The Archbishop of Canterbury launched a stinging attack on the government’s treatment of migrants and asylum seekers, warning that “control has become cruelty”.
Justin Welby also argued that the controversial plan to deport migrants to Rwanda from the UK for processing was destined to be a “failure”.
Speaking in a debate in the House of Lords, the archbishop cautioned Prime Minister Rishi Sunak and Home Secretary Suella Braverman against the use of “harmful rhetoric” that treats those arriving in the UK as “invaders”.
Since taking office, the PM has pledged tough action to tackle cross-Channel migration, while Ms Braverman has been criticized for her language to describe migrants and her frequent singling out of Albanians after their numbers crossing the Channel in small spiraled boats.
Mr Sunak has also maintained the policy of sending migrants to Rwanda of his predecessors.
Launching an annual Lords debate which he hosts every December, the archbishop told peers that while the UK “cannot take everyone”, the country needs a system “which balances effective, accurate and clear control with compassion and dignity, a system which is based on our history and proper moral responsibilities”.
He said: “When migrants arrive here, our system is grossly wasteful – in both human and financial terms. Control has become cruelty.
“Staggering inefficiencies by successive governments trap people in limbo – at incredible expense – in the system for years, unable to build a life or to contribute to society.”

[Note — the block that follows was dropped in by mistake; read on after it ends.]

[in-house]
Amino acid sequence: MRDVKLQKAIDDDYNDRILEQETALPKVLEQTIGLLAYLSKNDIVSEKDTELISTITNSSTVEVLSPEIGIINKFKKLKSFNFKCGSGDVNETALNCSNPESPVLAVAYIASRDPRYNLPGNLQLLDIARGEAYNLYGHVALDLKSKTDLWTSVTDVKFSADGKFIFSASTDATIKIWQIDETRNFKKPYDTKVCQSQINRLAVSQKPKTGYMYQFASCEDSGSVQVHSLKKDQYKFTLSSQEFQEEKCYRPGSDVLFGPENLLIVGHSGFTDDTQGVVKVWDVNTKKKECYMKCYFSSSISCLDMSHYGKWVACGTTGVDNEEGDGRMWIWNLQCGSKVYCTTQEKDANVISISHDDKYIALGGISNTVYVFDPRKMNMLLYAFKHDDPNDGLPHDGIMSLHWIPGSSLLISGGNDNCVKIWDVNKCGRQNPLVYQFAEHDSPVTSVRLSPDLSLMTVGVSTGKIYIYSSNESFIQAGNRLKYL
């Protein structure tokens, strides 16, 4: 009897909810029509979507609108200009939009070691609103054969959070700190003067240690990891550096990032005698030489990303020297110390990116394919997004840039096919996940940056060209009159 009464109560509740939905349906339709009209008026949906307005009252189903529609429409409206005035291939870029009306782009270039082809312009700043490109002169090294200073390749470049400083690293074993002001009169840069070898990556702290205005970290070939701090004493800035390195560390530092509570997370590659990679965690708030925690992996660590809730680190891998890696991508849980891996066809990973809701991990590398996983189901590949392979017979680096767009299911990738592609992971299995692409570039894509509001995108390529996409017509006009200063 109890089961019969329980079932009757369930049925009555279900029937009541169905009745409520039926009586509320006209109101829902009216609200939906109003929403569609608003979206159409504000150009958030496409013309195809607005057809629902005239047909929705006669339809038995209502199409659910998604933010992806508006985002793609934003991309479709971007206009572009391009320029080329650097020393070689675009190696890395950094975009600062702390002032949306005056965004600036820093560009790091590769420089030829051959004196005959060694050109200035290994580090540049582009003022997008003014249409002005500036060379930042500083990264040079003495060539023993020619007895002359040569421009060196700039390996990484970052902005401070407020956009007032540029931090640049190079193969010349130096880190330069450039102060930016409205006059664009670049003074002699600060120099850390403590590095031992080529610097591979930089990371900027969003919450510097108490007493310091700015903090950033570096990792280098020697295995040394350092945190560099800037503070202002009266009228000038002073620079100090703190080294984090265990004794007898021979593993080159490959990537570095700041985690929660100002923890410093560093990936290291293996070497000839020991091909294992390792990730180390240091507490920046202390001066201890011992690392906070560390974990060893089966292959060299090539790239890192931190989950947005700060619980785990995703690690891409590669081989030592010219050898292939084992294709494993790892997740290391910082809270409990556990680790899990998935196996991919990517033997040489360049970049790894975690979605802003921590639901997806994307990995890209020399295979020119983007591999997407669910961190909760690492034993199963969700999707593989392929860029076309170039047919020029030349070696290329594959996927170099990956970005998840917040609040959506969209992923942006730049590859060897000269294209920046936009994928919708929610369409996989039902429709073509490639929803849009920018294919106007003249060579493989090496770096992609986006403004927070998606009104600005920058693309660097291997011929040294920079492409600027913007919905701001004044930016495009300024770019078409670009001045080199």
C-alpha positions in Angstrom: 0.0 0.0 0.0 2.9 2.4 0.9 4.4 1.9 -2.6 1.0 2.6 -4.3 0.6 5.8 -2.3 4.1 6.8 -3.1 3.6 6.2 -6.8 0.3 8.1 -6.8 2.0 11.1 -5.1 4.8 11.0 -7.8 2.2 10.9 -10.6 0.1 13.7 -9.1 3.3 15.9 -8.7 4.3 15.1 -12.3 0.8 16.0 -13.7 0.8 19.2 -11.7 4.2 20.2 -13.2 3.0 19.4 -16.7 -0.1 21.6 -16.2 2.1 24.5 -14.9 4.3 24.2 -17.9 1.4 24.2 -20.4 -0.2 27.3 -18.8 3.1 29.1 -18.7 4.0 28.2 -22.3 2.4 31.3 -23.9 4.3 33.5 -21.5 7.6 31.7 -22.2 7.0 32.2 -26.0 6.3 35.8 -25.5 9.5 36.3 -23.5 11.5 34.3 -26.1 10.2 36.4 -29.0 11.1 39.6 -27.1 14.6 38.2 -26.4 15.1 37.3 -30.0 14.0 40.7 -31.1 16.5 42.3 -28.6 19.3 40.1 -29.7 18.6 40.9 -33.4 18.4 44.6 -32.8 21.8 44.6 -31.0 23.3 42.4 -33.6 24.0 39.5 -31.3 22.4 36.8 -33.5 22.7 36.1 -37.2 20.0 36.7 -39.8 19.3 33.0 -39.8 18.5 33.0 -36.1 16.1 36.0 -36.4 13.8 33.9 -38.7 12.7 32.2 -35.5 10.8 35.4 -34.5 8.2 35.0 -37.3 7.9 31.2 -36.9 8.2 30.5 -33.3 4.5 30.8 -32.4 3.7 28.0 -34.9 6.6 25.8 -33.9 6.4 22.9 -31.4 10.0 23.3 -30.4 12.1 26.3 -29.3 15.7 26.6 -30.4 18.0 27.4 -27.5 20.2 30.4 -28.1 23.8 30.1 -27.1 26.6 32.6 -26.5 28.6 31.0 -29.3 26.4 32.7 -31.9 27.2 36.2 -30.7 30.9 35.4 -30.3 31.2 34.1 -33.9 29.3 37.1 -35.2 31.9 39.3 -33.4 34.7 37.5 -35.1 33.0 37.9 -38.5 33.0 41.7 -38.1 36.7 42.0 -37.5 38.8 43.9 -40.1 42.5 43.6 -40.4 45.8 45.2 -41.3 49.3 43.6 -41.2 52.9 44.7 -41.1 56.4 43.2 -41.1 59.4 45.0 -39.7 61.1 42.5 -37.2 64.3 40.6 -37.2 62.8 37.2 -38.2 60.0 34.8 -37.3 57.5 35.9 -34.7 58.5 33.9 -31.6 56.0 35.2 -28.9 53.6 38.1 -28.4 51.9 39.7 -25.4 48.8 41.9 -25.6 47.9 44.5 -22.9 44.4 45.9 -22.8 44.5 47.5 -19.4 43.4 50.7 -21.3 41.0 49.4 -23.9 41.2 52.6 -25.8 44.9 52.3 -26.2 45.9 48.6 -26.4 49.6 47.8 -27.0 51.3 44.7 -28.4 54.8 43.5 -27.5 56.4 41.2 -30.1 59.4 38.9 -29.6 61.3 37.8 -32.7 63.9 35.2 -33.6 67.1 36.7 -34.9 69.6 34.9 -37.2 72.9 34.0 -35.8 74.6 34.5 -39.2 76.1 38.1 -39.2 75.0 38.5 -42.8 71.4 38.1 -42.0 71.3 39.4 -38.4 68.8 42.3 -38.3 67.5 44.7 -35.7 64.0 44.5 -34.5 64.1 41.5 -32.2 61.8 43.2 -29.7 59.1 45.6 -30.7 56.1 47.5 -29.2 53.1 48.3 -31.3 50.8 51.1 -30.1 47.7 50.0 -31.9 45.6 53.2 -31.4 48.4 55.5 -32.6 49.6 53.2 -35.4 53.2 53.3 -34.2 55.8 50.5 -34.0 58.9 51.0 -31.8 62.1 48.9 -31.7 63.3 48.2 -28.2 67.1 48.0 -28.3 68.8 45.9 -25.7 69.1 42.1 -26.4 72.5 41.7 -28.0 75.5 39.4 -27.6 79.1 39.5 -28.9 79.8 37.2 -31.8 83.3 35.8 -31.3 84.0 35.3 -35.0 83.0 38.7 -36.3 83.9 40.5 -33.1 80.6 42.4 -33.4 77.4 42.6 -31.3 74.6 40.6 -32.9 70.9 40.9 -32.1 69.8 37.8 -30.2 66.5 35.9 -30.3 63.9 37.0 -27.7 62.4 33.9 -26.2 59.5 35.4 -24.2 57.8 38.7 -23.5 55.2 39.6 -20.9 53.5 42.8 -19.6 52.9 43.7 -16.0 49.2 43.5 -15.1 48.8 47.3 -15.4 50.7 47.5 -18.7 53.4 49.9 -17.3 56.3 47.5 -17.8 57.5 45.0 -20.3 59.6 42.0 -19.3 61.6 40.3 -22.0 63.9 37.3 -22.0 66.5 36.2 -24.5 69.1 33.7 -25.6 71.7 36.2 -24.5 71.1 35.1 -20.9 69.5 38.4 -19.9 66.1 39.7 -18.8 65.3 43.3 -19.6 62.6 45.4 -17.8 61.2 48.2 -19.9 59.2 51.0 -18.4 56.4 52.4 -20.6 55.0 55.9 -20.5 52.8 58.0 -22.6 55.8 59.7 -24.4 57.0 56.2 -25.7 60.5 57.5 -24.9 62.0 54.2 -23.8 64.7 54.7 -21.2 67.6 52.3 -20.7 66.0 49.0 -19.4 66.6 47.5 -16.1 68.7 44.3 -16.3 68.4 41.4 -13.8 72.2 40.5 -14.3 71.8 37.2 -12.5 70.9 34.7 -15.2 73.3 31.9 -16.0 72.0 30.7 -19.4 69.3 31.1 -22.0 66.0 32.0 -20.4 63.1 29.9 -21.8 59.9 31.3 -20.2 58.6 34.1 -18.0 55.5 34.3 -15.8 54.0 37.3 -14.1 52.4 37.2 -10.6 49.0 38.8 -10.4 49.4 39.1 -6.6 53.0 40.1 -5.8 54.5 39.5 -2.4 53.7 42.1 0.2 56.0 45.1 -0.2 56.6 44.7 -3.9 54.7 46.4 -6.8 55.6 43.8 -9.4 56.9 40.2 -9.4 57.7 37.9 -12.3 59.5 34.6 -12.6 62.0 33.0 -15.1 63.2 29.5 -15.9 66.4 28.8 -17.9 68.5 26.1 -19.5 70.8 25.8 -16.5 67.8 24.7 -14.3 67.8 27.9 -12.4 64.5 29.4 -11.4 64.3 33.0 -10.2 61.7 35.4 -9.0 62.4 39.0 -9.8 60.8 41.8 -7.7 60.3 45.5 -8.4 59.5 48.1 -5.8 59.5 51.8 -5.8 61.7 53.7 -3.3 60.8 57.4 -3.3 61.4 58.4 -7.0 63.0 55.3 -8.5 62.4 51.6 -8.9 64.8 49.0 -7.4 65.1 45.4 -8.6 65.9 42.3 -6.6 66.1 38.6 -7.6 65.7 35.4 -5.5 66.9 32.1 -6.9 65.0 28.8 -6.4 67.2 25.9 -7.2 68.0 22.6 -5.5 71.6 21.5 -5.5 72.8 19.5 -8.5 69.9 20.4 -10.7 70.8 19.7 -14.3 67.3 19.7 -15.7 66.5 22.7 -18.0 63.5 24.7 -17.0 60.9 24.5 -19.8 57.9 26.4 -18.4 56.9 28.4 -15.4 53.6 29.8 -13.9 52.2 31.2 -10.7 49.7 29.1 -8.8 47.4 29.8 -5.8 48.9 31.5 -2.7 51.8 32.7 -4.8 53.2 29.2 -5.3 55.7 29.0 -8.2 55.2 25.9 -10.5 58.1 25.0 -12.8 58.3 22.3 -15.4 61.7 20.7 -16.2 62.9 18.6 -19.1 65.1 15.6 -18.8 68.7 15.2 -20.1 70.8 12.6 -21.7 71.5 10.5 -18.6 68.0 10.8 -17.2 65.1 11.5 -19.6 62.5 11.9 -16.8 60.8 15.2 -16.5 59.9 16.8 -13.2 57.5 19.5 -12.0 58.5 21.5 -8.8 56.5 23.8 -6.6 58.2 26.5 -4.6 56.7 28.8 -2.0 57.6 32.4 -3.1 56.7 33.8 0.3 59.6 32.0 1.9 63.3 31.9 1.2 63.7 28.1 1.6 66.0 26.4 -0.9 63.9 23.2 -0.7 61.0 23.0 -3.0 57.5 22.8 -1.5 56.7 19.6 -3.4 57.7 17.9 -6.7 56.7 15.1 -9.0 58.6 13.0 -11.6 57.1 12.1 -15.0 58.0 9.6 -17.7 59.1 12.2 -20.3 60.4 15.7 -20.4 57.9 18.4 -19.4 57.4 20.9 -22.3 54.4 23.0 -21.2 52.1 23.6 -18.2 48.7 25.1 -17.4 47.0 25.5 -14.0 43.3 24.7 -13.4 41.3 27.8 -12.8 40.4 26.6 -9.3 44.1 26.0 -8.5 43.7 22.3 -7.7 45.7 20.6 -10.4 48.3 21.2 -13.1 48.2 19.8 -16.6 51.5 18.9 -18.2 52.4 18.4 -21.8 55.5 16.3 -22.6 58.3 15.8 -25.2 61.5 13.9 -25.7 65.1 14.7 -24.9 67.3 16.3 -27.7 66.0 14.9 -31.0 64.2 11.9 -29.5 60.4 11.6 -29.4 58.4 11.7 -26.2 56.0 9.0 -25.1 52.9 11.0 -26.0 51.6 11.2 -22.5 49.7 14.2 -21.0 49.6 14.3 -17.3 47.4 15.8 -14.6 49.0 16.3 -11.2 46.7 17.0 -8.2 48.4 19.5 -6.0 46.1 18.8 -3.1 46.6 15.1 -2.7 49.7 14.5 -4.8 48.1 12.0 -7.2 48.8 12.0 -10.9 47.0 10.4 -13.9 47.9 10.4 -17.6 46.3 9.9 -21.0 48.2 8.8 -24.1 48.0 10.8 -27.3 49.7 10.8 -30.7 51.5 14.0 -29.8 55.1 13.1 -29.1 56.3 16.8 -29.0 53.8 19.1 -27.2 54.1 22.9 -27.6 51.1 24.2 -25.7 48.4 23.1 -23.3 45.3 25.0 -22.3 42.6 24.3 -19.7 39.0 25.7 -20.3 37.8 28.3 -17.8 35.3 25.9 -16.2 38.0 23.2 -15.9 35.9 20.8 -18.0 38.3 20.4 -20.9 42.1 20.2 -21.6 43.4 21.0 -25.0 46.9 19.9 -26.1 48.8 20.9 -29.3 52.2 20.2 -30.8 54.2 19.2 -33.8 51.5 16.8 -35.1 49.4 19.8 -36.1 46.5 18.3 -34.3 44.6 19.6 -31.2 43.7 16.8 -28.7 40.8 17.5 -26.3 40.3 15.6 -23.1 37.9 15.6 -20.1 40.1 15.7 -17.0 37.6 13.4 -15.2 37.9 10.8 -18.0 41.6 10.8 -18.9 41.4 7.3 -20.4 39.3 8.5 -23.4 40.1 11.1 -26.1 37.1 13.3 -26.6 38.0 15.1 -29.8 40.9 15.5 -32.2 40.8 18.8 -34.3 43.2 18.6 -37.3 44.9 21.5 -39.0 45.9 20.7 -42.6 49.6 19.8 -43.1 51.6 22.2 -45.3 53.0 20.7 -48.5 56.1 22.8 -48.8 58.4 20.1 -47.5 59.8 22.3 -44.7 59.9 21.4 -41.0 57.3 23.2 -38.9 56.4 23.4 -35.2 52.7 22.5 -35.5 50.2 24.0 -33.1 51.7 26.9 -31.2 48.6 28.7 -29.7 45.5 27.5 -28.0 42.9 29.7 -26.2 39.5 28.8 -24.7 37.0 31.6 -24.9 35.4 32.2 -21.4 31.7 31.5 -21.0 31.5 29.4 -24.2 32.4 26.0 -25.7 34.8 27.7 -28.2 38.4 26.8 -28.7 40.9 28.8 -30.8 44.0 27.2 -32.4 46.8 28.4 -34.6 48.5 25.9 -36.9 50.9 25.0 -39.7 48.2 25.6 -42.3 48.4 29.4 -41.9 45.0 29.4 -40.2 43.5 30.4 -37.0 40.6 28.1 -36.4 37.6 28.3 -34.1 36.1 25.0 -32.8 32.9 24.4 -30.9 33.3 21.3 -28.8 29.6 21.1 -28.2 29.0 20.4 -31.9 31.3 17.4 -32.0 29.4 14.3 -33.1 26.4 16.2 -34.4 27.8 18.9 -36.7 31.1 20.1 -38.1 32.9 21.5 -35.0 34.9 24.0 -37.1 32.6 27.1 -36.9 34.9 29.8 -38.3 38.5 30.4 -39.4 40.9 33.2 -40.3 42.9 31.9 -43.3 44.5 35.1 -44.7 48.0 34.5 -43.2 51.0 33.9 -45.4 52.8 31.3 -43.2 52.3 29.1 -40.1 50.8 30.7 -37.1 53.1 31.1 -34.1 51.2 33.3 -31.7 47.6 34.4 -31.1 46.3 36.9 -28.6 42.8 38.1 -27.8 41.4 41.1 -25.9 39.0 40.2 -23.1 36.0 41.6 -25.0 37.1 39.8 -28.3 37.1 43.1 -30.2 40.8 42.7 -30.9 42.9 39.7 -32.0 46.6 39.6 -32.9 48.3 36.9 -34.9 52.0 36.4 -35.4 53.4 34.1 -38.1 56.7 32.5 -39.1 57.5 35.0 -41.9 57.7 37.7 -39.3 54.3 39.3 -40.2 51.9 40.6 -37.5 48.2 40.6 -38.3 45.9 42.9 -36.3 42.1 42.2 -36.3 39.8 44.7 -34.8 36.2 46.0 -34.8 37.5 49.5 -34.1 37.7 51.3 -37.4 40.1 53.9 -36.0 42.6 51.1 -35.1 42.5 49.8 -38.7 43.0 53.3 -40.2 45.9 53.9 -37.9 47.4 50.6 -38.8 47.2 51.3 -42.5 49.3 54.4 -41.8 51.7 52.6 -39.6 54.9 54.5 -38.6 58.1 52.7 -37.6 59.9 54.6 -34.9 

Mr Welby, the spiritual head of the Church of England, said the current situation was the culmination of a “decades-long downward slide” by successive governments.
‘Decades-long downward slide’
He said: “When we fail to challenge the harmful rhetoric that refugees are the cause of this country’s ills, that they should be treated as problems not people, invaders to be tackled and deterred, we deny the essential value and dignity of our fellow human beings.
“The right to seek asylum, and the duty of the global community to protect refugees, has been politically degraded in this country when it should be a positive and a source of pride.
“This has been a decades-long downward slide over successive Labour, Conservative and coalition governments.
“We are clear that the UK cannot take everyone. But it can make its decisions through a system which balances effective, accurate and clear control with compassion and dignity, a system which is based on our history and proper moral responsibilities.”
His speech also condemned the Rwanda plan, first announced by former home secretary Priti Patel, which has been hampered by legal challenges.
Little sign of a big step forward to tackle Europe’s migration problem
Braverman pledges to do ‘whatever it takes’
He said: “The government has said the Rwanda policy aims to deter people arriving in the UK through ‘illegal, dangerous or unnecessary methods’.
“There is little or no evidence that this deterrence or the hostile environment really works. The government’s own impact assessments say so.
“Outsourcing our share creates more opportunities for people smugglers to operate in and around Rwanda. It is not a solution – it is a mistake. It will be a failure.”
On Thursday, Ms Braverman joined counterparts from France, Belgium, Germany and the Netherlands to discuss efforts to crack down on Channel crossings and bring people smugglers to justice.